The Long and the Short of It: LASR is pleased to have Jami Davenport whose third book in the Evergreen Dynasty series is available from Bookstrand Publishing.
Jami had problems sleeping as a kid, so she would tell herself stories. Eventually she wrote them down and has a chest full of stories she wrote in her attic. "Of course, they will never see the light of day," she admitted, "and shouldn't!"
She wrote her first "novel" when she was six. "I called it Wildfire," she told me, "and it was about a wild horse (are you seeing a common theme here?). I even illustrated it myself."
Jami's passion for horses is long-lived. "I've been horse crazy for as long as I can remember drawing a breath," she said. "I've owned horses since I was in my teens. I can't imagine my life without them." She currently owns a Hanoverian mare that she rides and shows in dressage. And, like most horse women, she's also an animal lover and always has a secondary character in her stories that's an animal.
Her characters are all-important to her books. "I love figuring out what makes them tick," she explained, "why they do the things they do, and what they think they want as opposed to what they really want. Being an armchair psychologist, I always delve into their pasts and what shaped them to be what they are today."
Jami's favorite book is one that's not yet been published. Fourth and Goal is a sports hero romance—a reunion story about two life-long friends turned college sweethearts who are reunited (reluctantly) by friends a few years after college.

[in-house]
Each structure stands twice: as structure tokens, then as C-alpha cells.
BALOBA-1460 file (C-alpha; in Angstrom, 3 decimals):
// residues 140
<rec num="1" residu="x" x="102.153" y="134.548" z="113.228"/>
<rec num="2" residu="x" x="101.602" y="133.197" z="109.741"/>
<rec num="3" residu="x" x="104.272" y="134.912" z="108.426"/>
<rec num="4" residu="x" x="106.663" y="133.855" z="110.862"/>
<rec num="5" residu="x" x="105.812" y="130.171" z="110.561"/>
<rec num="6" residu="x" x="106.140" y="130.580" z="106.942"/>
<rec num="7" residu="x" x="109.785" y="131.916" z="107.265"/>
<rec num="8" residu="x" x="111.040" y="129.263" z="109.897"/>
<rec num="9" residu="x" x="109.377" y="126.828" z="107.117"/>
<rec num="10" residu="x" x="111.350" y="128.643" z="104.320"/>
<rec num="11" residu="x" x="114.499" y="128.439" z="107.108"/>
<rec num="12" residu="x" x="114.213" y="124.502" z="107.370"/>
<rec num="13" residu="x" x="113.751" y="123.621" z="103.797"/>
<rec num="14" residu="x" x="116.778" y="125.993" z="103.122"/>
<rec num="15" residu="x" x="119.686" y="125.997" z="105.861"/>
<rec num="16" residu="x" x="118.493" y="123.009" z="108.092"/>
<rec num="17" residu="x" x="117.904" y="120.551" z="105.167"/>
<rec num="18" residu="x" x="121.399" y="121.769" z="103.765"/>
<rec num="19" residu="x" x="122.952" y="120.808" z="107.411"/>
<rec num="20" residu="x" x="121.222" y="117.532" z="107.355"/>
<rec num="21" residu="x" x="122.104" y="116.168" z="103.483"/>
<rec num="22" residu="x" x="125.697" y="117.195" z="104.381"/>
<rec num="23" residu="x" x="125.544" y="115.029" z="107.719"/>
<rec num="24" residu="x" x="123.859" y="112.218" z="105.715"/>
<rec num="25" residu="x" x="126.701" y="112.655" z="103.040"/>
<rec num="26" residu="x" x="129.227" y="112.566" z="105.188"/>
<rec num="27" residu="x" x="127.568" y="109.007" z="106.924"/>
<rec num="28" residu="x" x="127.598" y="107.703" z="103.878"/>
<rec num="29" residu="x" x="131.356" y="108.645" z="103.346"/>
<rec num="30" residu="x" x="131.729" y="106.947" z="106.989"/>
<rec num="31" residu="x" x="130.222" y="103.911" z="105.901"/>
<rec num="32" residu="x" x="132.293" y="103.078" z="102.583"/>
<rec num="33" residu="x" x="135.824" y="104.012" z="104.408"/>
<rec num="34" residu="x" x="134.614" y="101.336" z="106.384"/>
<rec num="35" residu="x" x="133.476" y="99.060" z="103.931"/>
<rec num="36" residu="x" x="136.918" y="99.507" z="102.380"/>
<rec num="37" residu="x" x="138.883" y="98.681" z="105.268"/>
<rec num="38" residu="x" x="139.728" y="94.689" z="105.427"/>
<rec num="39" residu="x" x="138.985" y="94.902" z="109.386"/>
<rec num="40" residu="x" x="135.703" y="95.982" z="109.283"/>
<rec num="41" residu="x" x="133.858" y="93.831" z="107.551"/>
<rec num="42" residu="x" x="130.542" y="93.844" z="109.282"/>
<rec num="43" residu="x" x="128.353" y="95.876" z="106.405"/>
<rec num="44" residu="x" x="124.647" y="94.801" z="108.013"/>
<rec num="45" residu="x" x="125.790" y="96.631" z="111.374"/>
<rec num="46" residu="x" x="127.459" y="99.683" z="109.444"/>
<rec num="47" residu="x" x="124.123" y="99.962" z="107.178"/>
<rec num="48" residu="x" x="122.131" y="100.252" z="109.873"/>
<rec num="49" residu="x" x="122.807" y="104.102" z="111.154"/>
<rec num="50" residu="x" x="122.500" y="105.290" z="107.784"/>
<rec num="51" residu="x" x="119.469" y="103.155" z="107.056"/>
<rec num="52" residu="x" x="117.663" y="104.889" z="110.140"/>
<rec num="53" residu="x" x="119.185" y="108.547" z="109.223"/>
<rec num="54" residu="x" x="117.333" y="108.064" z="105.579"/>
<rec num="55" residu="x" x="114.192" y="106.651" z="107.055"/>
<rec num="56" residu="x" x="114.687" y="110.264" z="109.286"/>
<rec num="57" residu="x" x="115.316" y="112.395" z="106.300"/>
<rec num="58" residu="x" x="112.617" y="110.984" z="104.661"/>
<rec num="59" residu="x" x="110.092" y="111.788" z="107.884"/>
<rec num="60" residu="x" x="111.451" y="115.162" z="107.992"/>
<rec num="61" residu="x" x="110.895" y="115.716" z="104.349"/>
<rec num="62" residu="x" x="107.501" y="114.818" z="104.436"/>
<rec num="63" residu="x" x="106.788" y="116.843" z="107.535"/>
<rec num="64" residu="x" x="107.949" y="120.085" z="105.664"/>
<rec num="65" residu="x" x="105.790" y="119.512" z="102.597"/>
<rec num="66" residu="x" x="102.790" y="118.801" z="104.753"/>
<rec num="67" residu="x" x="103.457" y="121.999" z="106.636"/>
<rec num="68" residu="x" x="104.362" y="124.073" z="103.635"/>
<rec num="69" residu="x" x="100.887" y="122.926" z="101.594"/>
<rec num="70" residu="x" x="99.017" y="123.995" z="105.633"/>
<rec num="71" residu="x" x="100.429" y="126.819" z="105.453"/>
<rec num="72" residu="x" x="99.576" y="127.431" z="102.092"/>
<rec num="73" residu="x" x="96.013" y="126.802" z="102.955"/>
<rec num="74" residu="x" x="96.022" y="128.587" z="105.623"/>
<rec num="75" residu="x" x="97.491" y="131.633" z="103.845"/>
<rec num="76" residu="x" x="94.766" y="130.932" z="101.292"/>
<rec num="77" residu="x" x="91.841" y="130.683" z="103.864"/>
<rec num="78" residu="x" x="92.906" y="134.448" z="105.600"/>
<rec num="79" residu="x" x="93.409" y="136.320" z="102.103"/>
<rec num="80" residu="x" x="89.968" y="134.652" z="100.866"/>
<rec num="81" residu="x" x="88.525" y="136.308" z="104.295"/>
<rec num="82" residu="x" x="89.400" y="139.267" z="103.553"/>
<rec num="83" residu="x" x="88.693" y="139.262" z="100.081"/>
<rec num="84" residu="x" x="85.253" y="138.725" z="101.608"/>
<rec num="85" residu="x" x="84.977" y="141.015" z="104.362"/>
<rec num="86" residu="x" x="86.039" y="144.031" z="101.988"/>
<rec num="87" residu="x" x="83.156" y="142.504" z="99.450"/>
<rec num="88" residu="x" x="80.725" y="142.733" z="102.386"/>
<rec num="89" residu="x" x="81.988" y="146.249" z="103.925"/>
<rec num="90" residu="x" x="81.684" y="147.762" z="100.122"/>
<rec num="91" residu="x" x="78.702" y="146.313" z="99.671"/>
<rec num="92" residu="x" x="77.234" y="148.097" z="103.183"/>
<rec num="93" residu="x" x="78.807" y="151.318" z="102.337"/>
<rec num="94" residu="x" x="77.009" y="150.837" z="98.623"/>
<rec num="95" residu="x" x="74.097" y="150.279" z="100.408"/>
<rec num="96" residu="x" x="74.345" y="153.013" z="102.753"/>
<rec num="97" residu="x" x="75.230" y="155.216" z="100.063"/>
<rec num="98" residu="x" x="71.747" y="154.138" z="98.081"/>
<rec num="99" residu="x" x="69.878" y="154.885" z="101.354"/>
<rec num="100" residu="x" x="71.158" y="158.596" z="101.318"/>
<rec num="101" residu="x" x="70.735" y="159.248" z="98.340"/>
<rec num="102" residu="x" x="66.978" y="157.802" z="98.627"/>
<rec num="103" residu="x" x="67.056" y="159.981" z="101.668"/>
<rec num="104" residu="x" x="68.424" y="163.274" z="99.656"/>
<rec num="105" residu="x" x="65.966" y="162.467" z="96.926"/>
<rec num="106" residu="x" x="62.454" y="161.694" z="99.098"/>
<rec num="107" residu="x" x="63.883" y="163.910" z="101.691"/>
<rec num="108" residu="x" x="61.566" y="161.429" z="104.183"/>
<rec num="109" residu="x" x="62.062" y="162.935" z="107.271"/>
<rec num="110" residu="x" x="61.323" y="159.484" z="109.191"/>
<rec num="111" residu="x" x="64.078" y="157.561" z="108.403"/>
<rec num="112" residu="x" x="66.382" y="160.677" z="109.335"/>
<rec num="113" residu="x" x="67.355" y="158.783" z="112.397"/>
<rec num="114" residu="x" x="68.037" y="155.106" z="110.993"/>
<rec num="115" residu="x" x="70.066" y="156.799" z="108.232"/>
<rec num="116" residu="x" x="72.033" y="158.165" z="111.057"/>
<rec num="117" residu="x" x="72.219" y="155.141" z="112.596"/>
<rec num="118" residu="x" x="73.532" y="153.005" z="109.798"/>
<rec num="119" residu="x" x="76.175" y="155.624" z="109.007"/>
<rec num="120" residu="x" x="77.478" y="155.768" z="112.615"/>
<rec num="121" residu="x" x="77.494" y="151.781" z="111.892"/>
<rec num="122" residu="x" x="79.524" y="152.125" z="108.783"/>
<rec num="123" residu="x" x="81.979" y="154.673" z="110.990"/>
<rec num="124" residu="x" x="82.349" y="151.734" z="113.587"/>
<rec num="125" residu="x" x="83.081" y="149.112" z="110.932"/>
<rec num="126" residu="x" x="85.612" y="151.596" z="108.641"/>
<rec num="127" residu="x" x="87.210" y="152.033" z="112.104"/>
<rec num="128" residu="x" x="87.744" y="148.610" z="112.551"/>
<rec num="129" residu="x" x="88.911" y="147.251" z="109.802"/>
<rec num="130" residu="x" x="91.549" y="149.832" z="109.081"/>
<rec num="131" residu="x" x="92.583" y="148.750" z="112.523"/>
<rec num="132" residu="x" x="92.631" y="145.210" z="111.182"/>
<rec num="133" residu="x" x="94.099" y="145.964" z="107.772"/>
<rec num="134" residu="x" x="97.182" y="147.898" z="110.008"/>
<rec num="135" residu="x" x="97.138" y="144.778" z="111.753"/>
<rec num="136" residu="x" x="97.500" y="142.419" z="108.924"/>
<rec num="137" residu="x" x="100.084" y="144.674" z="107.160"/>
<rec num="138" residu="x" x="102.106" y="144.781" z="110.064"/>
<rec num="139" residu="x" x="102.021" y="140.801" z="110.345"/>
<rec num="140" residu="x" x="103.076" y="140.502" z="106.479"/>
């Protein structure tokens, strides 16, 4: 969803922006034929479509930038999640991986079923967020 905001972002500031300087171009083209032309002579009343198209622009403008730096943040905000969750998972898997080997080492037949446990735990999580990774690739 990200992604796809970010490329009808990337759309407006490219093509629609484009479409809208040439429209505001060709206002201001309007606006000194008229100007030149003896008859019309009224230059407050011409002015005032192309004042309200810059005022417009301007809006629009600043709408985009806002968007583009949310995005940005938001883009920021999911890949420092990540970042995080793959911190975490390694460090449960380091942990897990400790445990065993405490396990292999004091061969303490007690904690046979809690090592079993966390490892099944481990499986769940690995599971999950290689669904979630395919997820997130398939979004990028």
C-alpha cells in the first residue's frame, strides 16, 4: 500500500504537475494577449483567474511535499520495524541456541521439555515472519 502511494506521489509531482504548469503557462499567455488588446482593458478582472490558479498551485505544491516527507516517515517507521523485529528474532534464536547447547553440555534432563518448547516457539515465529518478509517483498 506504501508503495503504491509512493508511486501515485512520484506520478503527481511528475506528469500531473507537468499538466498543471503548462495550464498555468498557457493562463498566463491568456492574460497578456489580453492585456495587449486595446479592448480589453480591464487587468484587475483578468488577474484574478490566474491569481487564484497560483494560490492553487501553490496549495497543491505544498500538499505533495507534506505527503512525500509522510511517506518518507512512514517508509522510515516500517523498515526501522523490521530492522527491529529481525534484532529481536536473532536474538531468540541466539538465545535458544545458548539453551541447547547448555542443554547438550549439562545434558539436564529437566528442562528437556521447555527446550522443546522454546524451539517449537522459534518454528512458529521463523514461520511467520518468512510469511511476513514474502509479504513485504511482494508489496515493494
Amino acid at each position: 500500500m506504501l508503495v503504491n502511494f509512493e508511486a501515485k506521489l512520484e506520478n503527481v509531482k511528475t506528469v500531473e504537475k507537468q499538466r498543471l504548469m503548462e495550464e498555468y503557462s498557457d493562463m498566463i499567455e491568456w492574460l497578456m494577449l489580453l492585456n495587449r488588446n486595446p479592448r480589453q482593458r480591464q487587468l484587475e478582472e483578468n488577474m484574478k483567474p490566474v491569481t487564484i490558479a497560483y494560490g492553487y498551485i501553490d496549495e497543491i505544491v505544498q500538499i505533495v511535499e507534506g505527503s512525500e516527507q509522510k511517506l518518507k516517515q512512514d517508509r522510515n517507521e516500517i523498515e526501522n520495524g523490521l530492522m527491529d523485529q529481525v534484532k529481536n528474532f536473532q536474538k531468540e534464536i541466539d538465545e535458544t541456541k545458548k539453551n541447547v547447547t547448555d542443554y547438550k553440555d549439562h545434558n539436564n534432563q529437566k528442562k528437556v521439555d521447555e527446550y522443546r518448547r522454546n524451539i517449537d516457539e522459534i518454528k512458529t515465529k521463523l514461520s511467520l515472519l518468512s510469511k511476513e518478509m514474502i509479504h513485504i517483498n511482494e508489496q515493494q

However, she's working on a story this month during National Novel Writing Month that might usurp F&G as her favorite book. "It's my first romantic suspense, and I"m very excited to start writing it," Jami said. "It covers the plights of single fathers, rather than single mothers, and what happens when a mother refuses to allow a father to see his child and how far she'll go."
She starts with a working title, but rarely ends up with that title. "I think about my titles a lot. I have a file of possible titles that I'll go through. I want my story to be identified by my title. So many books have these generic titles that don't fit the story and are unmemorable," she said. "So I want my title to tie into the story in a big way. Sometimes, my story actually starts with a title I love and I build a story around it."
There have been times, however, when she would go through a time where she's blocked. What does she do when that happens?
"I write one sentence every day whether I want to or not. Eventually, I write two sentences in a day. Before I know it, I'm into the story, and I'm writing pages a day."
She can't write at a desk or in total silence, however. While she was in college, she learned to study and read in the midst of chaos, and she now needs white noise to be able to concentrate or she hears every little sound. She has her laptop, her recliner in the living room, noise around her--- and she's good to go.
Part of the noise surely must come because of her dog, Leonardo. Jami's husband went to pick up their lawnmower from the repair shop and came home with a beagle. Jami had had two beagles as a kid, and she warned him that the dog would be hell on paws and would be running off every chance he got.